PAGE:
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With one period remaining in the contest, the Harvard women’s hockey team looked to be skating its way to a two-loss weekend.
But with three goals in the third frame, the Crimson (13-8-2, 12-4-2 ECAC) was able to overcome a two-goal deficit and will its way to a 3-2 victory over Quinnipiac (18-10-1, 10-8) in Bright Hockey Center on Saturday.
From the opening whistle it was clear that the Bobcats, currently fourth in ECAC standings, were prepared for Harvard’s speed and intensity. While the Crimson controlled possession in the early minutes of the game, Quinnipiac kept Harvard’s skaters from getting too close to the net.
And trips to penalty box were all it took to derail the Crimson’s domination over the puck. By the end of the period, the Bobcats were starting to mount offensive pressure of their own and finished the frame only two shots behind Harvard.
The first period might have been characterized as a back-and-forth battle.
The beginning of the second was anything but.
Less than a minute into the frame, Quinnipiac freshman Kelly Babstock sliced through Harvard’s goal-line defense and fired the puck past sophomore goaltender Laura Bellamy. Currently the top-scoring rookie in the country, Babstock has had a knack for scoring on the Crimson and posted a hat trick in two teams’ last meeting.
Seeming to be inspired by their young teammate’s solo effort, the Bobcats took control of possession following Babstock’s tally. And less than six minutes later, Quinnipiac struck again. Rookie Erica Uden Johansson, a member of Sweden’s 2010 Olympic team, fired the puck across the goal, and classmate Amanda Colin stuffed it in the goal to put the Bobcats up by two. Babstock was credited with the second assist.
Quinnipiac entered the game on the heels of a 4-0 victory over third-place Dartmouth, and the Bobcats looked to be well on their way to their second weekend victory over an opponent higher in the ECAC standings.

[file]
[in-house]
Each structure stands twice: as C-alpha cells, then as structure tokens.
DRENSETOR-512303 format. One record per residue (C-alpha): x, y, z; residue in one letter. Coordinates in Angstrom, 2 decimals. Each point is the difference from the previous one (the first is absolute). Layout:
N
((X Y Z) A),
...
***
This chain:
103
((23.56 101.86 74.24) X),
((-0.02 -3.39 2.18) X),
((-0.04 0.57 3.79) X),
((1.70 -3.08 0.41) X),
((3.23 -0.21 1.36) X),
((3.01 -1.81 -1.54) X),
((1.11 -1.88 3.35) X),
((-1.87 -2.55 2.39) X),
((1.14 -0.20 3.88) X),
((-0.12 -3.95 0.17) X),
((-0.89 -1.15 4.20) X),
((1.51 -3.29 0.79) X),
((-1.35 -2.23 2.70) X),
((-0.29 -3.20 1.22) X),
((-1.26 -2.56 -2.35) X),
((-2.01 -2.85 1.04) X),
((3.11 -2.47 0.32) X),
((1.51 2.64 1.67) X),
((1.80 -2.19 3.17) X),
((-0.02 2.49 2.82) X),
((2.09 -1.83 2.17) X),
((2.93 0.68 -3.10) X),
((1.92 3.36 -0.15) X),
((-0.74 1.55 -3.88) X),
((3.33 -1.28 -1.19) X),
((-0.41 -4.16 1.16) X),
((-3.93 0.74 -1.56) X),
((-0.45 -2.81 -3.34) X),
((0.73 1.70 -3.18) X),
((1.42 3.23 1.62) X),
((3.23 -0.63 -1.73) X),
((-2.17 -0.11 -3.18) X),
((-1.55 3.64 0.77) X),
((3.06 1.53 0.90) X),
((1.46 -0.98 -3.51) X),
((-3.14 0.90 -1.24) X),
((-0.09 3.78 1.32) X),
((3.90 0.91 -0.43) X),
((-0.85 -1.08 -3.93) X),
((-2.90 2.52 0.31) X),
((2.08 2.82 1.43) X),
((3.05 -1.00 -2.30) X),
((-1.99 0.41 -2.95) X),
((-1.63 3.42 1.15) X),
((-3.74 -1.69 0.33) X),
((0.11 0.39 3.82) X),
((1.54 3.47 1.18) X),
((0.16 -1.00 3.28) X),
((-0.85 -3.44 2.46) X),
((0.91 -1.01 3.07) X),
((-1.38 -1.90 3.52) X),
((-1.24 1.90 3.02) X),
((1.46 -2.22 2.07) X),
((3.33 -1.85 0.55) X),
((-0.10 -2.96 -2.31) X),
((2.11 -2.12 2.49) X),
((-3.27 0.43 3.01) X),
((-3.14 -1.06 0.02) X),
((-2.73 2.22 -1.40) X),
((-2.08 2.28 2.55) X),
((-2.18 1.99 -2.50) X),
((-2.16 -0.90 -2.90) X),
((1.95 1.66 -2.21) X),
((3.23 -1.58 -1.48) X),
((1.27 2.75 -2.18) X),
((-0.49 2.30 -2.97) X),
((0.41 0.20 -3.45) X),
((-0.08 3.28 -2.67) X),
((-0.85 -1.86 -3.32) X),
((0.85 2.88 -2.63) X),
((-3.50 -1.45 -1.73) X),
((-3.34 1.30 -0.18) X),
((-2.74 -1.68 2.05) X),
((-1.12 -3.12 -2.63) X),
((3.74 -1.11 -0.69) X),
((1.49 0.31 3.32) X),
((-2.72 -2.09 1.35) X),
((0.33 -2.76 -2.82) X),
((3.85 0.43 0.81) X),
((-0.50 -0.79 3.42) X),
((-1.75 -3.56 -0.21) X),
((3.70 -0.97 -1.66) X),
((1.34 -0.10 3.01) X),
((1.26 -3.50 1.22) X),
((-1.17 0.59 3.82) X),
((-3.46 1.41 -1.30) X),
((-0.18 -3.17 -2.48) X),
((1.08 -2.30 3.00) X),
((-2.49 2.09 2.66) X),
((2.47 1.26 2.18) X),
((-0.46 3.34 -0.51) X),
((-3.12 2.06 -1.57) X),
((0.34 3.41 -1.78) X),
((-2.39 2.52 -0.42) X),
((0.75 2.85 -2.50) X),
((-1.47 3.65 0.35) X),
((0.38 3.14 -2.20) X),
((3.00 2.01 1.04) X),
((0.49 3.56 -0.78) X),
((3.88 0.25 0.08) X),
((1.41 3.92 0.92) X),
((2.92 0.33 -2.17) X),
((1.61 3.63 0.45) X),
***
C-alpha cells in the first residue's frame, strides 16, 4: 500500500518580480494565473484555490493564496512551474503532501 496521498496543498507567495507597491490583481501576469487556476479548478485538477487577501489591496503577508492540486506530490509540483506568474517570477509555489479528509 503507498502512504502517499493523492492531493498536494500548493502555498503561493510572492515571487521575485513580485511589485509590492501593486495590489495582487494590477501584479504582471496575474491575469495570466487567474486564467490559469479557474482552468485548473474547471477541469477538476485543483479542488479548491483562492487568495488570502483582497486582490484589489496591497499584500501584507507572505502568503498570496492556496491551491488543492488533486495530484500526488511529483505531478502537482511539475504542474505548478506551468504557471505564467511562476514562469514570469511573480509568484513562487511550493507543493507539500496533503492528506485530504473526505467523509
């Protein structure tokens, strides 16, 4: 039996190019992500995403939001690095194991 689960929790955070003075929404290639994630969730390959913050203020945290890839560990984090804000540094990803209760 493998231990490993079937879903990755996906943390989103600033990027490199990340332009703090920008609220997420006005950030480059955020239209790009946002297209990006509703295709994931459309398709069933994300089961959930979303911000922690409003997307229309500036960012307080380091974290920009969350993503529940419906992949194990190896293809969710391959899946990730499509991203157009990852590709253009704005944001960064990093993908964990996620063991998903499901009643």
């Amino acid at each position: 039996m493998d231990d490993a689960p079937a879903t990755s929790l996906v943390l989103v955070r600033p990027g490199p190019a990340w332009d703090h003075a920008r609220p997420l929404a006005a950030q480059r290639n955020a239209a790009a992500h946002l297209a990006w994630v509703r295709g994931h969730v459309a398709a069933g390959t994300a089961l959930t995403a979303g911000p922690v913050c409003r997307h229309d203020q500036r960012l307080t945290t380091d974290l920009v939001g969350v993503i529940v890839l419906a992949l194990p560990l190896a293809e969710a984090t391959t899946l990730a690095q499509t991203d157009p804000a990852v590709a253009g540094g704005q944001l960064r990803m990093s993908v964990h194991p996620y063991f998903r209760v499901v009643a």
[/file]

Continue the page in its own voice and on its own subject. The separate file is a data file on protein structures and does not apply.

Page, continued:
“They’re good,” Crimson coach Katey Stone said of her opponents. “They play a strong team game.”
Harvard seemed to pick up its pace after the second goal but time spent killing penalties limited its offensive options.
“We were having a tough time with penalties,” freshman Kalley Armstrong said. “And so that pretty much took up all of the second period.”
Bobcats sophomore netminder Victoria Vigilanti lived up to her last name and shut down each of the eight shots the Crimson fired.
“Their goaltender does a tremendous amount to keep them there,” Stone said.
Heading into the final frame of the weekend, Harvard needed a to shift the momentum to its side.
Two minutes into the period, tri-captain Kate Buesser found freshman Kalley Armstrong streaking down the ice. Buesser’s pass caught Vigilanti off balance, and Armstrong was able to one-time the puck into the net to put her team on the board after 42 minutes of futility.
Three minutes later the game was tied. Sophomore Josephine Pucci slammed the puck into an open net after junior Alisa Baumgartner grabbed the attention of Vigilanti.
By the time Pucci evened the score, the Crimson had all the momentum on its side. Eventually, Vigilanti broke down for a third and final time.
Once again, it was Armstrong with the one-timer, this time off an assist from sophomore Kaitlin Spurling.
Armstrong’s two-goal effort came a day after missing the Princeton game.
“We’d have liked her in the lineup yesterday,” Stone said. “She was ready to go, and she did well. She took advantage of her opportunities.”
“I’d say it was more my teammates that made it happen,” Armstrong said of her performance. “They put it right on my stick. I just fired it towards the net. That was it.”
After two periods of fighting its way through Quinnipiac’s defense, Harvard was able to find space for three one-timer goals.
“Solely hard work, honestly,” Stone said of the open nets. “I mean, [the team] worked hard to get open, and they did a good job puck protecting, they kept their feet moving, they rolled off the cycle, but it was hard work...They were relentless and so again...another example of you put your mind to this and you dig in, and good things are going to happen.”
With its one-goal lead in hand, the Crimson controlled the puck in the final 10 minutes of play, allowing its opponents only two shots all period. Though the scoreboard showed the outcome to be a narrow escape, Harvard was able to close out the game with the composure of a dominating victor.
—Staff writer Christina C. McClintock can be reached at email@example.com.
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